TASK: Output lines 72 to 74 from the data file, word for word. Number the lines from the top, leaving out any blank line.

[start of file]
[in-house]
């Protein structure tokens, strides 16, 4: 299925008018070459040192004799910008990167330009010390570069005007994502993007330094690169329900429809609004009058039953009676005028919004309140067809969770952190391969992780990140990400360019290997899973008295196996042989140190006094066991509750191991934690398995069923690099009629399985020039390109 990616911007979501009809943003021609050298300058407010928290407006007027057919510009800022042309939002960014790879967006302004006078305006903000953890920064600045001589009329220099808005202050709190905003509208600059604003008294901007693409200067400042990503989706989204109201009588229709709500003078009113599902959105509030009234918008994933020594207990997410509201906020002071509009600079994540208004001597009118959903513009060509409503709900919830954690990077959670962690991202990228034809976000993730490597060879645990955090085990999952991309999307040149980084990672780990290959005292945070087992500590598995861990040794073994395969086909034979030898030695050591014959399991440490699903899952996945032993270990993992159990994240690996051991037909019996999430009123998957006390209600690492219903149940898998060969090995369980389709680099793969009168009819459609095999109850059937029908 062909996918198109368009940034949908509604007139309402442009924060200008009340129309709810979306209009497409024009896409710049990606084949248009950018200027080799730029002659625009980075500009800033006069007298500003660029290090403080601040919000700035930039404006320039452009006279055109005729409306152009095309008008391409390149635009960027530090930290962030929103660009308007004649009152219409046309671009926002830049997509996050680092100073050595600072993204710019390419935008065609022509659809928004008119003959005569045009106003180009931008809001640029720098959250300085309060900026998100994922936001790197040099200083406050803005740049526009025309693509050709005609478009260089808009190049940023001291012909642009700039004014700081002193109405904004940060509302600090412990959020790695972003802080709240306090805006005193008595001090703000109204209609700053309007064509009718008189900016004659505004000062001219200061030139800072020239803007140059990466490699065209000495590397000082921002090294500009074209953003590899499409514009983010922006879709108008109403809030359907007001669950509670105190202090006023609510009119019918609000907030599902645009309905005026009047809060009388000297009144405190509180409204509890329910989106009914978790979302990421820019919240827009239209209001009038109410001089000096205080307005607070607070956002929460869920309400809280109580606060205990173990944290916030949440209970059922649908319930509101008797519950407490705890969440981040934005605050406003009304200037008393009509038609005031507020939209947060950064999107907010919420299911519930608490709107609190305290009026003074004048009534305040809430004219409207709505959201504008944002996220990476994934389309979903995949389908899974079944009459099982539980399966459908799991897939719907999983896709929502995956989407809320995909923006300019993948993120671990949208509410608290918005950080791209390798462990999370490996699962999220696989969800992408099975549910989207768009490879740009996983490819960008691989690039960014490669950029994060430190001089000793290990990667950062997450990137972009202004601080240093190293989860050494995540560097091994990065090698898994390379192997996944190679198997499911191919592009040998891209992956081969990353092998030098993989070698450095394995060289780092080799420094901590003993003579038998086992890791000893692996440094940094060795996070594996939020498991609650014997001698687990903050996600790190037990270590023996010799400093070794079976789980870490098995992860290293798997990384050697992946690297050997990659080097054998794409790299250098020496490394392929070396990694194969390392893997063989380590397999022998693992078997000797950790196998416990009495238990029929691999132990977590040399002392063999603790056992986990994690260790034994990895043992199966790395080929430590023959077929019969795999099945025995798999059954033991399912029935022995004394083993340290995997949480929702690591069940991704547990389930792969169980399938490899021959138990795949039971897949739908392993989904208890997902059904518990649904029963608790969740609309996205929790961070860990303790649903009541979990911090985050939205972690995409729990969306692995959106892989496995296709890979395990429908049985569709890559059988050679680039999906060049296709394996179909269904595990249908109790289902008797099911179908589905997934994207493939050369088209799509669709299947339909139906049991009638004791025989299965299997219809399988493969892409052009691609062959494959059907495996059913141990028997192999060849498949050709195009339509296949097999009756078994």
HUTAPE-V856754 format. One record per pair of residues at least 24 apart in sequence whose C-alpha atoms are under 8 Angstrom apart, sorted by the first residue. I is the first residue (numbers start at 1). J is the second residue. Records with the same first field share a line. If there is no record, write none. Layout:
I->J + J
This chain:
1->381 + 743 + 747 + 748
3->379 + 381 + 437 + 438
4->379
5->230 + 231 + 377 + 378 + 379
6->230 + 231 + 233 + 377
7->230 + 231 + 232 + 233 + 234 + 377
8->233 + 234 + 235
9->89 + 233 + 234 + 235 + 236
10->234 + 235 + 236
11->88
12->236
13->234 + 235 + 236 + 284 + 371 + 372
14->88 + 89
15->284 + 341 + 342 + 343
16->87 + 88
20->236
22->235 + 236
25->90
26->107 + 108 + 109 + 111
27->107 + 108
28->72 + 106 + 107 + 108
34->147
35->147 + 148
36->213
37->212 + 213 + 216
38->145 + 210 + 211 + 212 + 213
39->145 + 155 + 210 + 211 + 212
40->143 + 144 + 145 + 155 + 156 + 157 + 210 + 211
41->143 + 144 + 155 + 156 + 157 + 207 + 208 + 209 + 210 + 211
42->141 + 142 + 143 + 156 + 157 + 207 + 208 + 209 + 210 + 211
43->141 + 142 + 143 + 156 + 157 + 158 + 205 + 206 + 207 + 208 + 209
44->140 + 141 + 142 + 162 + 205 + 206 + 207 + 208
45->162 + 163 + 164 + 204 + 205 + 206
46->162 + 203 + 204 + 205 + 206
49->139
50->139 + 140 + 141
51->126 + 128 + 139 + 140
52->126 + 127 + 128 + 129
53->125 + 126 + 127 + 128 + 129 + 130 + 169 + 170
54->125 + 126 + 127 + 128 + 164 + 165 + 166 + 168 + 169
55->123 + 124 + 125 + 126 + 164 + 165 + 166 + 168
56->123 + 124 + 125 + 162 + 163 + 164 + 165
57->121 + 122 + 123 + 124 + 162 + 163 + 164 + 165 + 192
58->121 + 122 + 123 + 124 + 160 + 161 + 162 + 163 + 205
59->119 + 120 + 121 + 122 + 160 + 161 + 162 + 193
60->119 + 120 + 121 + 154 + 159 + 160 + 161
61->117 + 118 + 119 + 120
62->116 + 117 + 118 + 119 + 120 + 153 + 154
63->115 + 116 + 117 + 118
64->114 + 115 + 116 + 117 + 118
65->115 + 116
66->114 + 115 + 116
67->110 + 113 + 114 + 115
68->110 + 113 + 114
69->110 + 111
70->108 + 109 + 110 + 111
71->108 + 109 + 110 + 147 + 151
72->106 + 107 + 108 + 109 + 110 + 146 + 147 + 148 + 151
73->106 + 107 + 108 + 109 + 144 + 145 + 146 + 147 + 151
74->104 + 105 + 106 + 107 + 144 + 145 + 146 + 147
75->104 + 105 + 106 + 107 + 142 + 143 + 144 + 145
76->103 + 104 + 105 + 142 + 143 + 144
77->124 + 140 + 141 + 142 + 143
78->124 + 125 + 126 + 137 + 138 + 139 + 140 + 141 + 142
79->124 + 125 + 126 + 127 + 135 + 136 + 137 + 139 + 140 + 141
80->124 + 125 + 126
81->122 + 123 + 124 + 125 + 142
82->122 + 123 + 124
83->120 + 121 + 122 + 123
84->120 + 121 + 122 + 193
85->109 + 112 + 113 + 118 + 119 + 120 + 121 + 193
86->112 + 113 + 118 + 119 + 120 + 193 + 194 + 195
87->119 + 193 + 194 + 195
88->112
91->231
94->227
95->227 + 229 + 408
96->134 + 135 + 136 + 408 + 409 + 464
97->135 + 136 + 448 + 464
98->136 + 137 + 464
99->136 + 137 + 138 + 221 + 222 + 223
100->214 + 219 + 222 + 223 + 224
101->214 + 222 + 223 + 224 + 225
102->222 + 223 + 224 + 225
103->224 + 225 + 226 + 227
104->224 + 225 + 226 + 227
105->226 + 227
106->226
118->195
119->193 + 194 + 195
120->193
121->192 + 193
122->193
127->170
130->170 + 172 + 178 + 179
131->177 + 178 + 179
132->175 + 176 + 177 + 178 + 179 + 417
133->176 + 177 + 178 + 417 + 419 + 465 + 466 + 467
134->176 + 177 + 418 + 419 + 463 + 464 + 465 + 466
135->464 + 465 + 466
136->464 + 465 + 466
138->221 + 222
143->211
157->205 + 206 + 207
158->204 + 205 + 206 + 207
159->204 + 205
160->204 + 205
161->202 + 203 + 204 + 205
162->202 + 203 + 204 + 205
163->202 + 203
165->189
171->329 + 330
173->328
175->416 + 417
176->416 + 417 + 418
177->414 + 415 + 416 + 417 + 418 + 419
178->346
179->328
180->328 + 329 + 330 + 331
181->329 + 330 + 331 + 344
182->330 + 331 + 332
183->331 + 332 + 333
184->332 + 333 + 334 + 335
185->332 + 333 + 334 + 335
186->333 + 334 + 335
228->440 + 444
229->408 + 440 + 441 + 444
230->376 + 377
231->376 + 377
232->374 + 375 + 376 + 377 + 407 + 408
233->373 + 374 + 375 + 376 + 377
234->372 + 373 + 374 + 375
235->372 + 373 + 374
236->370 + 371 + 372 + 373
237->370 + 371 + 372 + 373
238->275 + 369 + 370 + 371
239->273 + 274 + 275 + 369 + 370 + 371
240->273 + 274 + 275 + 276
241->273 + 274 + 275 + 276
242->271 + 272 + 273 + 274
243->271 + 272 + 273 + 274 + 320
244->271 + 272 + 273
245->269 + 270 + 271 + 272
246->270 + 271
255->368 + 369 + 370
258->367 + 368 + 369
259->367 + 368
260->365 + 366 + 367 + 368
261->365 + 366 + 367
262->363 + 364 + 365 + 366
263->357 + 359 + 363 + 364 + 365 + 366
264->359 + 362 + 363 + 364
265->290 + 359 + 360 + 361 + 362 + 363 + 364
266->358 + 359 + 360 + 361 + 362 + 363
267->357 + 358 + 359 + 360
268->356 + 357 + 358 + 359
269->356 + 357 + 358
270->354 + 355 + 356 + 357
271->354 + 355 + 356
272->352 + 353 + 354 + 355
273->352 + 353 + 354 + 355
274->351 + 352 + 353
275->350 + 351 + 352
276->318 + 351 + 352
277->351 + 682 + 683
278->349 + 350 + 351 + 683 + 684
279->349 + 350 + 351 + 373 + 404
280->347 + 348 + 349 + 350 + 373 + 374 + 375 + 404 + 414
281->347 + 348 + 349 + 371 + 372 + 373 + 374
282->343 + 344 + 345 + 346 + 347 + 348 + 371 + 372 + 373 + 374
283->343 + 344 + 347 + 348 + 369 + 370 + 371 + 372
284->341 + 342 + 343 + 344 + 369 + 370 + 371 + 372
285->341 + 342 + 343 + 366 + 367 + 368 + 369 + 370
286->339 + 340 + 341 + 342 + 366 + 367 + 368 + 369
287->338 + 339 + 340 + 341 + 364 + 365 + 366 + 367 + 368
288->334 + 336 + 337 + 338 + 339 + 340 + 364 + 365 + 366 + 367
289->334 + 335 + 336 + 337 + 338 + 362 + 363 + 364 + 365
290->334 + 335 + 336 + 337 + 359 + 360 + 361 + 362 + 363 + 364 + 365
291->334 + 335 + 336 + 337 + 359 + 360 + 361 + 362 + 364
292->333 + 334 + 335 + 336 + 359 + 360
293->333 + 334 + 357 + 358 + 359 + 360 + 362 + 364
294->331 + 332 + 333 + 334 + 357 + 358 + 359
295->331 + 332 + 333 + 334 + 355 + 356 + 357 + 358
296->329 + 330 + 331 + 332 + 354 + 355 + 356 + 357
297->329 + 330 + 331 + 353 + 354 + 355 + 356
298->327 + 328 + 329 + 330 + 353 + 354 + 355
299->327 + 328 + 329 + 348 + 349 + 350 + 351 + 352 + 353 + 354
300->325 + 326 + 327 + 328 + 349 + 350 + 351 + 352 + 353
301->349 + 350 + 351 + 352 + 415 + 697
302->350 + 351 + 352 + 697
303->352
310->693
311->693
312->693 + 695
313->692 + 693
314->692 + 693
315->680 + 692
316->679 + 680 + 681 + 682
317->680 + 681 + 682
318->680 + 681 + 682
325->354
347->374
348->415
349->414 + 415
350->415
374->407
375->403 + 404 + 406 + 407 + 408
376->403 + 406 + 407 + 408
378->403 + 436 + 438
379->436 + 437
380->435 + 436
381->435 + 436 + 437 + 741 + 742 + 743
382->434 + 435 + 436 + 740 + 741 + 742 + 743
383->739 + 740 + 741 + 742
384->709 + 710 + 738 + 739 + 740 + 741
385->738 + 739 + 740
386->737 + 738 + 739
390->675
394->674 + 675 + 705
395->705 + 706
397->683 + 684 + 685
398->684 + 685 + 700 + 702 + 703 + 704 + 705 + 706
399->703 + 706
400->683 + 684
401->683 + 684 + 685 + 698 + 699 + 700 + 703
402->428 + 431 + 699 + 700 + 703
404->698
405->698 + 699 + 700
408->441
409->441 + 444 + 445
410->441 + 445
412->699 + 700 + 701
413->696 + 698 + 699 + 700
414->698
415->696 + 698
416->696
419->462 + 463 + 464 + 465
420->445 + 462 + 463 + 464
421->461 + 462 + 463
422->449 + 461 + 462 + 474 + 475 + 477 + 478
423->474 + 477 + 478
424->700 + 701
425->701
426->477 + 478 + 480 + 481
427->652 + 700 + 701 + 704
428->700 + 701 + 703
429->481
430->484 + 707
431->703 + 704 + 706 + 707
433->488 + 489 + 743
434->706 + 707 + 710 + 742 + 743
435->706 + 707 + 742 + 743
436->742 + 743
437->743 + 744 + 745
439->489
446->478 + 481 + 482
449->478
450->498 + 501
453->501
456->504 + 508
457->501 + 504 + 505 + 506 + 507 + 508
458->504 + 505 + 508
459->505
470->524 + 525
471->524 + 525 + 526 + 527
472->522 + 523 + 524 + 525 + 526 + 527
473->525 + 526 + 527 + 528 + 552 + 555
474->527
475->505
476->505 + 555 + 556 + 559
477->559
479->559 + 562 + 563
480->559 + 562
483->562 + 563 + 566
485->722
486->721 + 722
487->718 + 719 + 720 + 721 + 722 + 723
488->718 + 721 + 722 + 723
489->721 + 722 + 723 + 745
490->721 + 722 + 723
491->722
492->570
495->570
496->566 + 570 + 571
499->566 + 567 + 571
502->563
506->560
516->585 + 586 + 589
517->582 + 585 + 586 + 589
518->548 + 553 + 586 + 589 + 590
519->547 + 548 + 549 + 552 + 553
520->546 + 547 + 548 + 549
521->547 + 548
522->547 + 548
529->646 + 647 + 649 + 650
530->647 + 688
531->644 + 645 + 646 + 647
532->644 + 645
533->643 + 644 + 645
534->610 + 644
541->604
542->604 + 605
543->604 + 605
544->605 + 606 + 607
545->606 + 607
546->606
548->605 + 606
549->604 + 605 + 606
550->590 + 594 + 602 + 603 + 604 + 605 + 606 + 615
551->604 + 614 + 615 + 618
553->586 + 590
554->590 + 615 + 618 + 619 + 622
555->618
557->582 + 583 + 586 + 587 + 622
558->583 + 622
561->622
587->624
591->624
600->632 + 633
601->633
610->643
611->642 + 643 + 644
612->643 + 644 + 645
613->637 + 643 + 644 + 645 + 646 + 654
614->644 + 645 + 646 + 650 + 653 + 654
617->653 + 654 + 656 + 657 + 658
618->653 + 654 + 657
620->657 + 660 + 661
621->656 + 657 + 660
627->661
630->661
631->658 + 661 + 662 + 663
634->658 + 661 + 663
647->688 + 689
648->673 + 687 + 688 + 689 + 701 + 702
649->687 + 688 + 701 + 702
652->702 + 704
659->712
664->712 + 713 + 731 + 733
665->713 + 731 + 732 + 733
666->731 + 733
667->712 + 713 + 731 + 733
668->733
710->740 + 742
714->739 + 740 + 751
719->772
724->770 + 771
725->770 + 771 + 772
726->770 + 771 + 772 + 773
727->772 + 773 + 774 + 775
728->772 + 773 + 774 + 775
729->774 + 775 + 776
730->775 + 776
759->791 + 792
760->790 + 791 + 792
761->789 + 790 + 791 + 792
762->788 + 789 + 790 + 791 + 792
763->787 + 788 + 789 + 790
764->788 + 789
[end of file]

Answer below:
81->122 + 123 + 124 + 125 + 142
82->122 + 123 + 124
83->120 + 121 + 122 + 123